This is just some fluff piece written by the MSM to try and impress upon us just how brilliant our energy secretary is (and possibly deflect attention away from the fact that oil is still gushing into the gulf)
This is supposed to be a science website, but there is practically nothing in the article describing this supposed breakthrough.
"Its complicated" Well then, guess we're all better off not knowing the details. My brain hurts already trying to figure out what a "beam of tiny light" is
4 / 5 (4) Jul 07, 2010
@sstritt You got to be kidding me, this article is filled with an explanation of the breakthrough!

"Chu's idea involved using two different colored lights, beams of tiny light" IT MAKES SO MUCH SENSE!
5 / 5 (4) Jul 07, 2010
You guys are both right. What we really need is a policy wonk in the Energy Secretary Cabinet post. Who wants a really smart guy to be part of the government solving problems and making decisions about how our country is run?
More importantly, why should a website supposedly focused on scientific breakthroughs publicize that a member of the President's cabinet is one of the foremost physicists and thinkers of our time? It might get some of us to pay attention and support our government and that would distract us from truly understanding "beams of tiny light".
If you are that interested in the science, read the paper. This was a decent enough summary for me and more importantly, highlighted somebody that should receive more recognition. The MSM may be evil, but this piece is NOT evidence of that.
3 / 5 (2) Jul 07, 2010
Steven Chu, although brilliant by most standards, has no common sense, nor any form of ethics when it comes to his designated duty as energy secretary. This is my opinion, and I'd be happy to elaborate if asked.
2.3 / 5 (3) Jul 07, 2010
I have to agree... This man, as brilliant as he may be is NOT the man for the job he's been appointed to. He made a point that doing the science and writing the paper is his form of ... Vegging out in front of the TV.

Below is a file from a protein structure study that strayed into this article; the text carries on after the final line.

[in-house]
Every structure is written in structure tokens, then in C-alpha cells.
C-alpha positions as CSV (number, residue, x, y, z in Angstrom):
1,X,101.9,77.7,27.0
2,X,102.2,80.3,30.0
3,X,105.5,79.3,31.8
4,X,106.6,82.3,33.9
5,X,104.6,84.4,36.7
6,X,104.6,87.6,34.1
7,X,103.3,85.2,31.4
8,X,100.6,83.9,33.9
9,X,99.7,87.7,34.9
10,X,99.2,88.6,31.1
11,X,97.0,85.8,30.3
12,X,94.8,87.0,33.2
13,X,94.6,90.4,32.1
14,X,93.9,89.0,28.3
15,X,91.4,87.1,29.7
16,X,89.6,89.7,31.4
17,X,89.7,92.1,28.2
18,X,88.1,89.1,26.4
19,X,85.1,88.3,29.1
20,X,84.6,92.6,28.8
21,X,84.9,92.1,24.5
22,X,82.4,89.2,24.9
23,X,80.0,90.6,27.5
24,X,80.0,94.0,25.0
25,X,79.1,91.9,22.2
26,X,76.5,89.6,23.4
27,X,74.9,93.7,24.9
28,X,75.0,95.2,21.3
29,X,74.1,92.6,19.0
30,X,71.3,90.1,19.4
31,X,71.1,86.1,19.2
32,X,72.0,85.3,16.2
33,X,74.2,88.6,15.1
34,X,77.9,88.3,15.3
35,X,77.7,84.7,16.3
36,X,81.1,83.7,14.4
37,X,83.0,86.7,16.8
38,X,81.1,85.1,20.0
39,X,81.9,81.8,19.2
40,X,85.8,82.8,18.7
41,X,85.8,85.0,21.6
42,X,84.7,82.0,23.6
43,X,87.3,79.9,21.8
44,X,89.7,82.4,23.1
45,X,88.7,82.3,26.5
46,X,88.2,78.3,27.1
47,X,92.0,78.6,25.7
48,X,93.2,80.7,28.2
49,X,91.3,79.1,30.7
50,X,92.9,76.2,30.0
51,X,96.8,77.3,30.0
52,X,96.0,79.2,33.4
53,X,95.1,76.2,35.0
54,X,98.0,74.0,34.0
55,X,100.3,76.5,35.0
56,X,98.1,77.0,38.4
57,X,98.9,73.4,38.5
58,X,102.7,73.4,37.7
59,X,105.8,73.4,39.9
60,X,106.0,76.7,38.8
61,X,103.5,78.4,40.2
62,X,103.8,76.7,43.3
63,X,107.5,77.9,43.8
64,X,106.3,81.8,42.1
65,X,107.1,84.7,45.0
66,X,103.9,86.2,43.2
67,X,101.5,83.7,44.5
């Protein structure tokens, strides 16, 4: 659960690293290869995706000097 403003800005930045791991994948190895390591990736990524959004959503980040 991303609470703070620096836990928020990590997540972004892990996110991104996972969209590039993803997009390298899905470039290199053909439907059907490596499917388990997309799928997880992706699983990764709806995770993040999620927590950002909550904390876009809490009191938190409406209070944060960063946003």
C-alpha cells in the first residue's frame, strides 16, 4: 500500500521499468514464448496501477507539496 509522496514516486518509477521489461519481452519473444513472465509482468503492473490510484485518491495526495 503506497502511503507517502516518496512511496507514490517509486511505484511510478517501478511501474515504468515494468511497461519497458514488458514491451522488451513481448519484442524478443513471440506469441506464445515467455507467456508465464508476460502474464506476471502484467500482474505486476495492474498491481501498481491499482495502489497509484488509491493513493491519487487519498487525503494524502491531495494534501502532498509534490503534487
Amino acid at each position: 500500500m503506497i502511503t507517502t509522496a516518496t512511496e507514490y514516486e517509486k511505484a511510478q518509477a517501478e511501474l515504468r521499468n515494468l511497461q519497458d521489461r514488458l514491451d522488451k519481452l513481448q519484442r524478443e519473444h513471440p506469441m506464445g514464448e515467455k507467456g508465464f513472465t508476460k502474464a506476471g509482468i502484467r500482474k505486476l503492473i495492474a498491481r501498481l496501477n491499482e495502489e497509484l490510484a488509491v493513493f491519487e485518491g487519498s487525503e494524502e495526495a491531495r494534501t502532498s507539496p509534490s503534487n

Okay fair enough but taken at face value paints him in a somewhat pompous and or pretentious light but okay we get it you're a brainaic.

That being said how do you think the nation would feel once they learn our energy sec has been 'vegging out in front of the TV' or his version of it instead of dealing with the enormous problems we are currently faced with?

Finally, I'd go out on a limb and say this work took a lot longer than a few episodes of LOST and is hardly something you could even work on for just an hour or so a day.
5 / 5 (3) Jul 08, 2010
I'd rather have a nerd running things than some corrupt "policy wonk," whatever that means. It's interesting how many people feel comfortable criticizing top tier executives, and yet have not one earthly idea what it takes to run a large agency. The guy probably works 11 hours a day on policy and administration, and people still feel betrayed that he does something different with the little free time he has. Selfish. It's also interesting how often those same people feel he is bragging about his intellectual abilities, forgetting that someone asked to interview him about his work.

The internet really shows the insecurities in people in general. This country is overcritical, IMHO. Public servants are not slaves and there is nothing wrong with them having a hobby.